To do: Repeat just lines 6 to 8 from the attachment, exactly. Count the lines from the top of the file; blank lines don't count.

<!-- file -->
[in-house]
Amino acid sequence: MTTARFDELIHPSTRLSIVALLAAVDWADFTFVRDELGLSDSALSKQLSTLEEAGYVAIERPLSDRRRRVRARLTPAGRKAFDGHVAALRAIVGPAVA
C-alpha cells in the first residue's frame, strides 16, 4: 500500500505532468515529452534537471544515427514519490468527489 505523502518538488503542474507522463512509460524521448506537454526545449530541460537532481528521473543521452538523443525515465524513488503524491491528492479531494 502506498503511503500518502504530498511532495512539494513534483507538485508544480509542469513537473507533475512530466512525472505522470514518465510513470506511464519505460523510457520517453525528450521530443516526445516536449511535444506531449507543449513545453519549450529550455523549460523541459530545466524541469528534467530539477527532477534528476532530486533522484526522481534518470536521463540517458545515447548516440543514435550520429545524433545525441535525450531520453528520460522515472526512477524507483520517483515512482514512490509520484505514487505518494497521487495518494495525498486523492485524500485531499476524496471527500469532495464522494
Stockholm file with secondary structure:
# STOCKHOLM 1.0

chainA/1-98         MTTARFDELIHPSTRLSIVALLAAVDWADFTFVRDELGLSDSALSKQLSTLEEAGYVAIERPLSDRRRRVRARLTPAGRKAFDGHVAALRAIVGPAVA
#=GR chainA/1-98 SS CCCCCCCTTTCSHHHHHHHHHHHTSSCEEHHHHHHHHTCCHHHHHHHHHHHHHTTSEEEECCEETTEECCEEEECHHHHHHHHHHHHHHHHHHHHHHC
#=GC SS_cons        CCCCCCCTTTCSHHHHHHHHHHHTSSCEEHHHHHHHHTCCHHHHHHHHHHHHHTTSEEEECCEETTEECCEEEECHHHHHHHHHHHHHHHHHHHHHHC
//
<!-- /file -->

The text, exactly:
chainA/1-98         MTTARFDELIHPSTRLSIVALLAAVDWADFTFVRDELGLSDSALSKQLSTLEEAGYVAIERPLSDRRRRVRARLTPAGRKAFDGHVAALRAIVGPAVA
#=GR chainA/1-98 SS CCCCCCCTTTCSHHHHHHHHHHHTSSCEEHHHHHHHHTCCHHHHHHHHHHHHHTTSEEEECCEETTEECCEEEECHHHHHHHHHHHHHHHHHHHHHHC
#=GC SS_cons        CCCCCCCTTTCSHHHHHHHHHHHTSSCEEHHHHHHHHTCCHHHHHHHHHHHHHTTSEEEECCEETTEECCEEEECHHHHHHHHHHHHHHHHHHHHHHC